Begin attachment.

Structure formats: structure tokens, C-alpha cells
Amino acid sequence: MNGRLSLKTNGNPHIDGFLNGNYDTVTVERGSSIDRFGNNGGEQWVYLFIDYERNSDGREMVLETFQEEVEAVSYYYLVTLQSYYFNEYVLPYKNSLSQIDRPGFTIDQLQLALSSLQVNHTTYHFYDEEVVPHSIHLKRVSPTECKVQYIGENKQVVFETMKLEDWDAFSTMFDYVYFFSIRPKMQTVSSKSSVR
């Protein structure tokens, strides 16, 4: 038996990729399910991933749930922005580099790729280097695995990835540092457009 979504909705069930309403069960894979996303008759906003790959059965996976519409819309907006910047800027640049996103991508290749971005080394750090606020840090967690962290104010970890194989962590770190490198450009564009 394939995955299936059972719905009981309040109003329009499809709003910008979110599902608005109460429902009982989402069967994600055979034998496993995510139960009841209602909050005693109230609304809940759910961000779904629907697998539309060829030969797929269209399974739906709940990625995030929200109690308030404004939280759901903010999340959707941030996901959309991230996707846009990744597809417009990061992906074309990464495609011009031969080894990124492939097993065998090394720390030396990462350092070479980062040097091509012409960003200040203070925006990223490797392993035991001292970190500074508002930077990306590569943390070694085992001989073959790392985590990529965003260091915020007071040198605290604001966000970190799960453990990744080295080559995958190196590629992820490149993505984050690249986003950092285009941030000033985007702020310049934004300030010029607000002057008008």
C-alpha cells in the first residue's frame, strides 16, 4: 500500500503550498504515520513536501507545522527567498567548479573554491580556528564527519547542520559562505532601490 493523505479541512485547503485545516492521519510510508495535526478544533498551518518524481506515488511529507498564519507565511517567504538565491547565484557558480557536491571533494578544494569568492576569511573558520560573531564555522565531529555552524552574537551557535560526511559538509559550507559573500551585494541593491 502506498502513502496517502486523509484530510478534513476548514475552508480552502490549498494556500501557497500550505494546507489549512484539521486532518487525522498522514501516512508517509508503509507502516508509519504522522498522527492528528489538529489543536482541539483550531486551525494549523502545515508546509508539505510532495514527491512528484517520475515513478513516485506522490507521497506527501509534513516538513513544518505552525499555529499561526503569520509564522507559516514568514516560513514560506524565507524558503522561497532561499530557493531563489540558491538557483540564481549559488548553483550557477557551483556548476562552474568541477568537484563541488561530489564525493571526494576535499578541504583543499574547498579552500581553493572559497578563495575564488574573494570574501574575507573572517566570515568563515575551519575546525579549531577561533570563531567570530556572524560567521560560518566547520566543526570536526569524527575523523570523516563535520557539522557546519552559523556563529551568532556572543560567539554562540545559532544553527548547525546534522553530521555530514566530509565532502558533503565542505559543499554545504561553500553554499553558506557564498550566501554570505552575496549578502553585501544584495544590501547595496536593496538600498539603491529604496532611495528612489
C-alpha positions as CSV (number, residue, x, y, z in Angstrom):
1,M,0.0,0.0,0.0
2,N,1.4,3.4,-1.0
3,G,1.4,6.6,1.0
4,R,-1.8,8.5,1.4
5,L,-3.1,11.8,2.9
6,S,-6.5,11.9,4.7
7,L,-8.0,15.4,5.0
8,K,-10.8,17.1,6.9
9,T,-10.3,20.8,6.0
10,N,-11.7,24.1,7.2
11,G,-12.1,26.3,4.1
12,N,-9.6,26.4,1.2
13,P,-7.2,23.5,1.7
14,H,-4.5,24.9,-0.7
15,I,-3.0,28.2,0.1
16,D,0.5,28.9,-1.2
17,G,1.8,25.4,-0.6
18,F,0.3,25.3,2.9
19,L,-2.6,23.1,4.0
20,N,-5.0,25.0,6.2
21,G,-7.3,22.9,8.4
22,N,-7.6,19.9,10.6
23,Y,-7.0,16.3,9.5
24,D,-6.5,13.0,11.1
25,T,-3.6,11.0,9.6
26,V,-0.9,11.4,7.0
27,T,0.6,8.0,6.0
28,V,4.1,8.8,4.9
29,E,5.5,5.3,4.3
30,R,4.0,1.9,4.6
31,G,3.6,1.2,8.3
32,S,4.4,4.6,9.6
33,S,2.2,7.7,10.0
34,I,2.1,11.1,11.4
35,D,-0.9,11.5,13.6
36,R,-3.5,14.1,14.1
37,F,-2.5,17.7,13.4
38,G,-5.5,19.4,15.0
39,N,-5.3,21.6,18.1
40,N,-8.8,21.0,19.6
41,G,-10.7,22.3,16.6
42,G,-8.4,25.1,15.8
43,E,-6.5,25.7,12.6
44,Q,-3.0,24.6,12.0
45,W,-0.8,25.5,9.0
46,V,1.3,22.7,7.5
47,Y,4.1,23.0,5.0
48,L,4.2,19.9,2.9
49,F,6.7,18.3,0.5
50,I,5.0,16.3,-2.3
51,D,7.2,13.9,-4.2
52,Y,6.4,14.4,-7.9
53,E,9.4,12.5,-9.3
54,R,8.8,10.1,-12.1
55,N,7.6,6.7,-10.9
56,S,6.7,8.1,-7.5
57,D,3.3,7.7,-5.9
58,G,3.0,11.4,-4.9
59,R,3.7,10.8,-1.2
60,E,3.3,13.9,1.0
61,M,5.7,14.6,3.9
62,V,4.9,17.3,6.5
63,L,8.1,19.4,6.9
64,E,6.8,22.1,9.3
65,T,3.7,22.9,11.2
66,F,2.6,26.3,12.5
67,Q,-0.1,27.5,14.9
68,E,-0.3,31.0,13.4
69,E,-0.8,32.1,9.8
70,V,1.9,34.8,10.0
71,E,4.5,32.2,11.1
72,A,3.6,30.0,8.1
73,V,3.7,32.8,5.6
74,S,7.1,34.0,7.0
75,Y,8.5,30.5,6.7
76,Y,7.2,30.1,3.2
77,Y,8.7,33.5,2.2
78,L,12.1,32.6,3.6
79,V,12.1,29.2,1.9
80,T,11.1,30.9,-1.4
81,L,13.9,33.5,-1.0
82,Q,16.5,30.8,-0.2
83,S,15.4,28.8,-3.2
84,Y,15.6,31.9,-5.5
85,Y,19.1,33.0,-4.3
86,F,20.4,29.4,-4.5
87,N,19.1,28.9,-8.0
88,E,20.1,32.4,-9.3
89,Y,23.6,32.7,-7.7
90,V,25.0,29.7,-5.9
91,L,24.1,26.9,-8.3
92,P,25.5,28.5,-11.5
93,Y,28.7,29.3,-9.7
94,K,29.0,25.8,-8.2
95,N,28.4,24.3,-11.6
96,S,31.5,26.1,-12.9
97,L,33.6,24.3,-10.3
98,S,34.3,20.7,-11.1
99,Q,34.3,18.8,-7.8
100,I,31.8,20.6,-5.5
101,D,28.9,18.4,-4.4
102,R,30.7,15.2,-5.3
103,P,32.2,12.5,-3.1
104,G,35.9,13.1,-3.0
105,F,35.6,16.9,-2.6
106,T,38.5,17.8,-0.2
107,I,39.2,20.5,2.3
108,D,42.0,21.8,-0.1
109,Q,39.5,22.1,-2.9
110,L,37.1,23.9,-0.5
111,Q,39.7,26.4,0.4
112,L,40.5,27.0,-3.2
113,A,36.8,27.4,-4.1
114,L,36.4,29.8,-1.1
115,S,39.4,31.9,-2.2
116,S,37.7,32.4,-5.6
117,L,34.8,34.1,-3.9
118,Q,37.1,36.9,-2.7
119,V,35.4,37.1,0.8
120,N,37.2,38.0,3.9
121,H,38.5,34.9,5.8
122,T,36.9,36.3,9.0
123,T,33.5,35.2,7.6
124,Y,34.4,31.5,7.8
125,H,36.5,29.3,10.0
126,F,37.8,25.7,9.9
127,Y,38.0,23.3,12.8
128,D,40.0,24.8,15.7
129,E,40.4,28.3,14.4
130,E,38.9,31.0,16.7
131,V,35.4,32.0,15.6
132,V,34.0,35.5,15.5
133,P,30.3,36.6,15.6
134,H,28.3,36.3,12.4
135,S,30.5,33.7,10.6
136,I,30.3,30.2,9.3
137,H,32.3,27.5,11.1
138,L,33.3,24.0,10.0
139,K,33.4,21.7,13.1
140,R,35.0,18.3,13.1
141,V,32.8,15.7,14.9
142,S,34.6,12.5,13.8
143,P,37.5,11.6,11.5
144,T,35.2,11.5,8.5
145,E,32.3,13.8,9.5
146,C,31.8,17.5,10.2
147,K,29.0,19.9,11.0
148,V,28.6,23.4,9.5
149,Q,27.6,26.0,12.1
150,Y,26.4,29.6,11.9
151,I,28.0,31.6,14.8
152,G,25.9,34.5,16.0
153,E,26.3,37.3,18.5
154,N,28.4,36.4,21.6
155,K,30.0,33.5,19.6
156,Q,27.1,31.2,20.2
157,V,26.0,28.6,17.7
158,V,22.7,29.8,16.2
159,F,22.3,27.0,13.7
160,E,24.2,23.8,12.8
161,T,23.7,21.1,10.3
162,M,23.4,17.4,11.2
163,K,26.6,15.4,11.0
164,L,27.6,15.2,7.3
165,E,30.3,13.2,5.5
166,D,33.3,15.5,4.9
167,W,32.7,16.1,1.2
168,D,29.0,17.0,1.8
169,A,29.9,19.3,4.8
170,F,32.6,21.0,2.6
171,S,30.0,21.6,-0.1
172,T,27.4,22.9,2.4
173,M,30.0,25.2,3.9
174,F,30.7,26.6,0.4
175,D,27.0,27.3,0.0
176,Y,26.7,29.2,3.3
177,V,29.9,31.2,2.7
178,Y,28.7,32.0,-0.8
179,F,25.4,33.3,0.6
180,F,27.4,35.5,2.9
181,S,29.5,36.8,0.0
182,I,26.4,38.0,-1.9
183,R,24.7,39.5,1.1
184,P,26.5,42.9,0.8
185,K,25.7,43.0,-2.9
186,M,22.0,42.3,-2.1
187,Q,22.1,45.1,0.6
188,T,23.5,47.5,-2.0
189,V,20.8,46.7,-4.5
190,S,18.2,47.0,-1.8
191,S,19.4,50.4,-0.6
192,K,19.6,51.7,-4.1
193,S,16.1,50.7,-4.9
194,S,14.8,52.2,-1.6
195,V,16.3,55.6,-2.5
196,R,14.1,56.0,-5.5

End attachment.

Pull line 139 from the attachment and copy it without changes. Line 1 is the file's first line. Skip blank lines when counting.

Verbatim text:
134,H,28.3,36.3,12.4